Perpetual Emigrating Fund (PEF)

See this page in the original 1992 publication.

Author: Boone, David F.

To assist Latter-day Saints in the eastern United States and Europe to gather to Church headquarters in the West (see Gathering), the Church inaugurated the Perpetual Emigrating Fund Company in 1849. It is probable that before its demise in 1887, the Emigrating Company assisted more than 30,000 individuals to travel to Utah.

The PEF used Church assets and private contributions to assist individuals commensurate with their inability to pay. With limited funds, fewer individuals could be assisted than wished to participate. Those receiving priority included individuals with skills urgently needed in the West, those whose relatives or friends had contributed to the PEF, and those with longest membership in the Church. Cost-cutting measures, including group contracting, doubling up families in wagons, and organizing handcart companies, were also adopted to make the available funds stretch as far as possible.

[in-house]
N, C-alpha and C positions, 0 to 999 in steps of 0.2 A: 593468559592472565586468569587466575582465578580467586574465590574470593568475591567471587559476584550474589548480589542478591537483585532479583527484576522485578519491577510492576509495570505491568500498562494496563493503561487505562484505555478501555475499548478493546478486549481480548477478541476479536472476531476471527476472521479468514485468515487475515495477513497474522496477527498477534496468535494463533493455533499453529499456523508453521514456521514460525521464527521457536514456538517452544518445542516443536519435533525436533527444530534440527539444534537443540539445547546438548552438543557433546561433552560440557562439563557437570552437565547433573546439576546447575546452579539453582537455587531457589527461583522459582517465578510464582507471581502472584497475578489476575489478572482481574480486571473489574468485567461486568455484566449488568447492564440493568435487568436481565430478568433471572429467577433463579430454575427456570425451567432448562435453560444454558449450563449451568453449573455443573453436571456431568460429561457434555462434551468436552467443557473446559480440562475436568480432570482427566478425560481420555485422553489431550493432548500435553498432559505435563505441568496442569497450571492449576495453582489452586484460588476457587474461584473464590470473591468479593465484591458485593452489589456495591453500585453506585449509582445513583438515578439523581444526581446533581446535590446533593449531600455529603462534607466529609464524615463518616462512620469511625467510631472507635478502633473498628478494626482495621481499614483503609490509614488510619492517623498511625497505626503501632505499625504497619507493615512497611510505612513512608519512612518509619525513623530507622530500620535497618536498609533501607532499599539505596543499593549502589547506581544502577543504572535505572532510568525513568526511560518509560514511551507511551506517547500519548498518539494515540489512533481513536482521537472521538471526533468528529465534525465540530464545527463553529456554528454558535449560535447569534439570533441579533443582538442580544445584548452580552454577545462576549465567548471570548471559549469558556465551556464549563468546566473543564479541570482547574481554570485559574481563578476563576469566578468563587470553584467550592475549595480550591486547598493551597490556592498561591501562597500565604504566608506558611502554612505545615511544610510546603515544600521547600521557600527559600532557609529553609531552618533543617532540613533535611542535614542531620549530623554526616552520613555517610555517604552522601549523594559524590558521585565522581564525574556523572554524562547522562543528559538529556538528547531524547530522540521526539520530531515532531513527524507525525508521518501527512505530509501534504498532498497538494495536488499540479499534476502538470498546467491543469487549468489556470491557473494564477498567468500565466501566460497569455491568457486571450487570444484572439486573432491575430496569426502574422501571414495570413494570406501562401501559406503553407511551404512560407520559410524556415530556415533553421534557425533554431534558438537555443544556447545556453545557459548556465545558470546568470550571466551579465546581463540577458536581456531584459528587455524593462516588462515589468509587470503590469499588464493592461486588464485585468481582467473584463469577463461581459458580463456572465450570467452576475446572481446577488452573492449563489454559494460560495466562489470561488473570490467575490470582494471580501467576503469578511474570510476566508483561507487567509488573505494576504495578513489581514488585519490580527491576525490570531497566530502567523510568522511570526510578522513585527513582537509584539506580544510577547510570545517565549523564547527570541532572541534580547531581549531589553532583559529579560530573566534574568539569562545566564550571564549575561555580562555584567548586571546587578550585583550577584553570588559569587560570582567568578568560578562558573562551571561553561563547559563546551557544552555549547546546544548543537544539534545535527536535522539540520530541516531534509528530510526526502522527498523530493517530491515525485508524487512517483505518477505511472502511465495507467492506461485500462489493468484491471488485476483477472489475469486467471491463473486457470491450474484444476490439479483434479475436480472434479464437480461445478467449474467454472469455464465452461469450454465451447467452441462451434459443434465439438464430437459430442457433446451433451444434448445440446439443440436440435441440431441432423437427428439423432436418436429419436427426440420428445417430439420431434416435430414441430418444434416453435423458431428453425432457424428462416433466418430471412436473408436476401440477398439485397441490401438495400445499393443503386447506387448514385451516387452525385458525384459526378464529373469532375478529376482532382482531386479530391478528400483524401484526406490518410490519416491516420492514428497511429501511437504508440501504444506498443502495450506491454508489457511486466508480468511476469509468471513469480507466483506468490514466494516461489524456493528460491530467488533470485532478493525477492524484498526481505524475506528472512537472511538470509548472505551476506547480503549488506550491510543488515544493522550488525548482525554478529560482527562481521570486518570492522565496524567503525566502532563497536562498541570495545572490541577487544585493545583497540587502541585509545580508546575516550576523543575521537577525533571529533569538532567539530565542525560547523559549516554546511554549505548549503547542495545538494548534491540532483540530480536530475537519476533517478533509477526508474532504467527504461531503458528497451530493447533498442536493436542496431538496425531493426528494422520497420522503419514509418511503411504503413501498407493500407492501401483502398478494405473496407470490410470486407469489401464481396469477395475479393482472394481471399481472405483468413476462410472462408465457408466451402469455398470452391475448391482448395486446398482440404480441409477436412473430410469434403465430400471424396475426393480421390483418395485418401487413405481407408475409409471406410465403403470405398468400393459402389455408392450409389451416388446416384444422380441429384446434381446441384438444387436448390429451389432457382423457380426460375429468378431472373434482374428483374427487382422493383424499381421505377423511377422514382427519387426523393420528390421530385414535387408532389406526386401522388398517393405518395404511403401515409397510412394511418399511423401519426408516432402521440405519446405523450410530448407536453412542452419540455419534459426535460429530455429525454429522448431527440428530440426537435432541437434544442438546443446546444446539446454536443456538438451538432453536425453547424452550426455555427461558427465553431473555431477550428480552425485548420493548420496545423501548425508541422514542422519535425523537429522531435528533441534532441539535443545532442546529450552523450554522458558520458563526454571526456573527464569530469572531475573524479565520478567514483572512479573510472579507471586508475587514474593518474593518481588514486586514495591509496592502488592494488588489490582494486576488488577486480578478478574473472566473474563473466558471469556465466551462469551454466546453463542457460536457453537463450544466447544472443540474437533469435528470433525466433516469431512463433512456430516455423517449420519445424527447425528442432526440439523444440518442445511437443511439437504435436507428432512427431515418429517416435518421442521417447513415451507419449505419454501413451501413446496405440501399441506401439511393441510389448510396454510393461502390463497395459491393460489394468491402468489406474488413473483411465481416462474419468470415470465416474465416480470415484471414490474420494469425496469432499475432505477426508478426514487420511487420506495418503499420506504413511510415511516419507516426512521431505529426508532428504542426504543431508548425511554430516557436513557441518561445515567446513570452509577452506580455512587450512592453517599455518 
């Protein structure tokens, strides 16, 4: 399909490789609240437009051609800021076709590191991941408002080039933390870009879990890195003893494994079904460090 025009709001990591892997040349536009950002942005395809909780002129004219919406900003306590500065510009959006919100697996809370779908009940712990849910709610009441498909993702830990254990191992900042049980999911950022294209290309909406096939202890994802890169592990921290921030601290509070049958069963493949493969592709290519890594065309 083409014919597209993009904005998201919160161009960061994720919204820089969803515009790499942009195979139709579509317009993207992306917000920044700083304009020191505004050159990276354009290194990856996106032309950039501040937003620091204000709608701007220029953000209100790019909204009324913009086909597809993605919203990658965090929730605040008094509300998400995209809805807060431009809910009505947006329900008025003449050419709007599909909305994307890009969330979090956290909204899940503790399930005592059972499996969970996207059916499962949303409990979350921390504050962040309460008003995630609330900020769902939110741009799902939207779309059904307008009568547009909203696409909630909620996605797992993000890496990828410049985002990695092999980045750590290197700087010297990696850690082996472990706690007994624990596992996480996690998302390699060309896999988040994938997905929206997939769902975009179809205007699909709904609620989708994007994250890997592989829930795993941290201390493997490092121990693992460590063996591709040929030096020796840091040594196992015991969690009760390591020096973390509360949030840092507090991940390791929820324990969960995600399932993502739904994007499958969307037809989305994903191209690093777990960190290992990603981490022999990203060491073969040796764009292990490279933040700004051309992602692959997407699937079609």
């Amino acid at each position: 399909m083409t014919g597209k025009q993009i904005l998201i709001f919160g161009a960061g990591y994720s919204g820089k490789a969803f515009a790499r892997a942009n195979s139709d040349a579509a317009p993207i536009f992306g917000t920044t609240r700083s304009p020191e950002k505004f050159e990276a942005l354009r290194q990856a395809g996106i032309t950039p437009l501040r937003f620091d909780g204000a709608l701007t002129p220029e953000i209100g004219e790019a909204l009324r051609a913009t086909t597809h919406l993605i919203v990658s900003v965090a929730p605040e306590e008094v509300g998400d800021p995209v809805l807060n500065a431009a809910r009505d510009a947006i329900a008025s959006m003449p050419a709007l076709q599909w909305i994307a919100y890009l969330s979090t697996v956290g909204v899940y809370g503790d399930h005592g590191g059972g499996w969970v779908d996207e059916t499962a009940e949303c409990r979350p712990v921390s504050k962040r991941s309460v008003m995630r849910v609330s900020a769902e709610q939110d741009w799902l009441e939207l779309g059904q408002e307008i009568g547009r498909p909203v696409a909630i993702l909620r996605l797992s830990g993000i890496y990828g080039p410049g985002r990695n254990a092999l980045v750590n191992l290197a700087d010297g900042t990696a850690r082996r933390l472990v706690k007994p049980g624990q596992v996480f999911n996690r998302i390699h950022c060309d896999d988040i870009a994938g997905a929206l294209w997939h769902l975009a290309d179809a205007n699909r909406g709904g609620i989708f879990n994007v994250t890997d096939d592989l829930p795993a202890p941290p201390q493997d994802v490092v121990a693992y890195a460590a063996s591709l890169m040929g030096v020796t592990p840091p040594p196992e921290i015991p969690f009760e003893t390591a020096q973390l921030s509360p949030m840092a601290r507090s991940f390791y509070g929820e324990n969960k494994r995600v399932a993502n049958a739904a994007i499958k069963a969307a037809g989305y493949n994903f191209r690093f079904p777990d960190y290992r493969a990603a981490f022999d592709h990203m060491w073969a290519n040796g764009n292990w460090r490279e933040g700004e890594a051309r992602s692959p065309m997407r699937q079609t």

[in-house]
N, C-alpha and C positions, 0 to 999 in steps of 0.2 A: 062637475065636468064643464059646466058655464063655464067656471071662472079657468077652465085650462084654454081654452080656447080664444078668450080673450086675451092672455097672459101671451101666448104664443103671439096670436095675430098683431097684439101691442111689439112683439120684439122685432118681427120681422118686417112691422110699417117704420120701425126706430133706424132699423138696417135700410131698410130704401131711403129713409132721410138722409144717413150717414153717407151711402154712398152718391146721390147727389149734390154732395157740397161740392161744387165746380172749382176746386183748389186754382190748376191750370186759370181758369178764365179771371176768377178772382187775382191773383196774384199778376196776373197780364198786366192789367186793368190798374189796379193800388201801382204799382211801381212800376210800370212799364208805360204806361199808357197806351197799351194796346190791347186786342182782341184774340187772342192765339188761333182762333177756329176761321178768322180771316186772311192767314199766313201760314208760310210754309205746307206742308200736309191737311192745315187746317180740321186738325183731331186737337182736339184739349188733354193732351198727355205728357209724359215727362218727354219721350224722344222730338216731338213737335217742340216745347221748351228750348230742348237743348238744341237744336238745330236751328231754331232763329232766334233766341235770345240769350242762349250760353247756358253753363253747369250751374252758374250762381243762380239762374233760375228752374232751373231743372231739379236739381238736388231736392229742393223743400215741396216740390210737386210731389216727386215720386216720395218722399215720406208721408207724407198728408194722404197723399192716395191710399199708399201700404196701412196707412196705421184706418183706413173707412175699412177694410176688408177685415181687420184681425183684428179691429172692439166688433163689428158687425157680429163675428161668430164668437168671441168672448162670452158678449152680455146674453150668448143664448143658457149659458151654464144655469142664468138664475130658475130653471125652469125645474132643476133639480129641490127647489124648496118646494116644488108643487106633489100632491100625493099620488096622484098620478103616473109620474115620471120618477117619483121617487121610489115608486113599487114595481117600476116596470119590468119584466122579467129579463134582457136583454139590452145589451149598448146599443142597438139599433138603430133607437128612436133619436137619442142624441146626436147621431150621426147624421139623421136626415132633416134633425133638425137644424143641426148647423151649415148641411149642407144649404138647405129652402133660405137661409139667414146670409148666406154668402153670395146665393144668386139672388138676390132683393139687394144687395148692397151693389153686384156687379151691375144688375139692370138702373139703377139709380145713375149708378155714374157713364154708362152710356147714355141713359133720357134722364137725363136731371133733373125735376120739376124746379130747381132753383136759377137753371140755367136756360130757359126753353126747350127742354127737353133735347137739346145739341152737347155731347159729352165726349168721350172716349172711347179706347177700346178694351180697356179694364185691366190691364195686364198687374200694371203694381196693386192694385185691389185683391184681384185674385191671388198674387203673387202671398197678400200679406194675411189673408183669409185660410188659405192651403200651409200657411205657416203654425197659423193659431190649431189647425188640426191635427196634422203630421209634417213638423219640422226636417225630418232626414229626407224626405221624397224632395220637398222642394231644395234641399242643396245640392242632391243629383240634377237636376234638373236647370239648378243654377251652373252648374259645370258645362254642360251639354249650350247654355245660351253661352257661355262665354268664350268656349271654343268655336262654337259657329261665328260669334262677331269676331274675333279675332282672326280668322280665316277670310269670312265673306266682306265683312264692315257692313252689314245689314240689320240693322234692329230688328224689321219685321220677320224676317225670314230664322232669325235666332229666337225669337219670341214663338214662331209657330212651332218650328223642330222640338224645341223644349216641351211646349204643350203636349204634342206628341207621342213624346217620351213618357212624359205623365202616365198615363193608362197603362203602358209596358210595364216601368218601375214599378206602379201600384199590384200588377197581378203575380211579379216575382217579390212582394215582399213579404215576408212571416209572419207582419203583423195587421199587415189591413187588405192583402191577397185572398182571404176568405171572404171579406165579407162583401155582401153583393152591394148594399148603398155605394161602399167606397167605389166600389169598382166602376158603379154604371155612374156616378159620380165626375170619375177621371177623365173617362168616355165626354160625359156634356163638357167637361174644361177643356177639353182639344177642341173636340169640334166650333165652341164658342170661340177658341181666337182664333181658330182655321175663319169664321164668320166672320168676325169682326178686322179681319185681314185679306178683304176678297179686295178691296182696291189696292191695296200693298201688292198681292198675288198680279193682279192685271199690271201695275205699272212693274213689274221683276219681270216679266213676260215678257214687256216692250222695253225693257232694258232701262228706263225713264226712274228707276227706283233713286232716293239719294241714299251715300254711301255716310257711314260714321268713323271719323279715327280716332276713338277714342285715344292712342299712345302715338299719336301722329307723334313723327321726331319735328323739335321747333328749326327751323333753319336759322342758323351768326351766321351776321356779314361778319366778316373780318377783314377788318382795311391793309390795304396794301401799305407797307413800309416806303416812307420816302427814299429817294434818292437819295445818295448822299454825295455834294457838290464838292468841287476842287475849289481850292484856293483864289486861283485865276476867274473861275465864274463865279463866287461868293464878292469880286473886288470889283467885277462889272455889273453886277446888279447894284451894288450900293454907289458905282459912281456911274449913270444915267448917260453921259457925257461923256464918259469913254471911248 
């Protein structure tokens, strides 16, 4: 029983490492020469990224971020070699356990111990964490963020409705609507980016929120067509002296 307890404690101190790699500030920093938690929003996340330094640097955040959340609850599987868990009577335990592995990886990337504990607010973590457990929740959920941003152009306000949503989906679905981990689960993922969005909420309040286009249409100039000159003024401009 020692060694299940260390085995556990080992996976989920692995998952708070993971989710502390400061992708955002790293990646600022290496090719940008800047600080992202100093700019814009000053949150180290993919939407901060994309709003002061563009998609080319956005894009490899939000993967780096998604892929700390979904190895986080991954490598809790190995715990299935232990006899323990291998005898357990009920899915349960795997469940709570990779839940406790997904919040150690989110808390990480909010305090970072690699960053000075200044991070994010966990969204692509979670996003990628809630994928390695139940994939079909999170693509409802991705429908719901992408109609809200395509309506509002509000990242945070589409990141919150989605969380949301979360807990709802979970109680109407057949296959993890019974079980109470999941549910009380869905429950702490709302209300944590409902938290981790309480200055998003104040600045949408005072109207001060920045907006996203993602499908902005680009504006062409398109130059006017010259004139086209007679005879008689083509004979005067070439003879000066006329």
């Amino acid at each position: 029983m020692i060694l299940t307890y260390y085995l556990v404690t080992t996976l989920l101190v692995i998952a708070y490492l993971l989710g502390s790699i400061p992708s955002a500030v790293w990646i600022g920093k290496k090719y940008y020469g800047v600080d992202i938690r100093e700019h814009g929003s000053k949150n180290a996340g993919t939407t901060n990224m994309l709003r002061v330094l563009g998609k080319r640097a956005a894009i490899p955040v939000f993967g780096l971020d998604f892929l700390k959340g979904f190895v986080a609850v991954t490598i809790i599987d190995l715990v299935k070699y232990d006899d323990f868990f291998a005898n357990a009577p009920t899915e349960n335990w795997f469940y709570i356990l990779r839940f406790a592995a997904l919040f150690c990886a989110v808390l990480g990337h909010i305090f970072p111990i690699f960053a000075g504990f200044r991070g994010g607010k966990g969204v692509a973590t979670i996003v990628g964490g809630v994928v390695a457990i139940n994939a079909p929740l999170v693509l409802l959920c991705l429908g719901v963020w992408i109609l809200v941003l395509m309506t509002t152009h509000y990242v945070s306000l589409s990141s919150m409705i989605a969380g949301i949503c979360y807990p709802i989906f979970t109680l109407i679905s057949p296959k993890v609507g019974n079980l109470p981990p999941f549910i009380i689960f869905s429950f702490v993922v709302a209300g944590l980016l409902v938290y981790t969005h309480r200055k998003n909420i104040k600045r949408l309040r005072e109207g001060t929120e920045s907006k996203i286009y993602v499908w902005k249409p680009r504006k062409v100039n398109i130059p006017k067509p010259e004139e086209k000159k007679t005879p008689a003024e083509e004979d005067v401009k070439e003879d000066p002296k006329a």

PEF assistance was always extended as a loan rather than as a gift. Sponsored emigrants signed a note obligating themselves to repay the PEF as they were able. Though it sometimes required years, and some never fully retired their debt, many repaid their loan in cash, commodities, or labor. In 1880, on the fiftieth anniversary of the organization of the Church, President John Taylor, in the tradition of the Israelite jubilee year, forgave half of the outstanding debt owed by the poor to the fund, while those who were able to pay were still expected to do so. In late 1887, under provisions of the Edmunds-Tucker Act (see Antipolygamy Legislation), the U.S. government dissolved both the Corporation of The Church of Jesus Christ of Latter-day Saints and the Perpetual Emigrating Fund Company. [See also Immigration and Emigration.]



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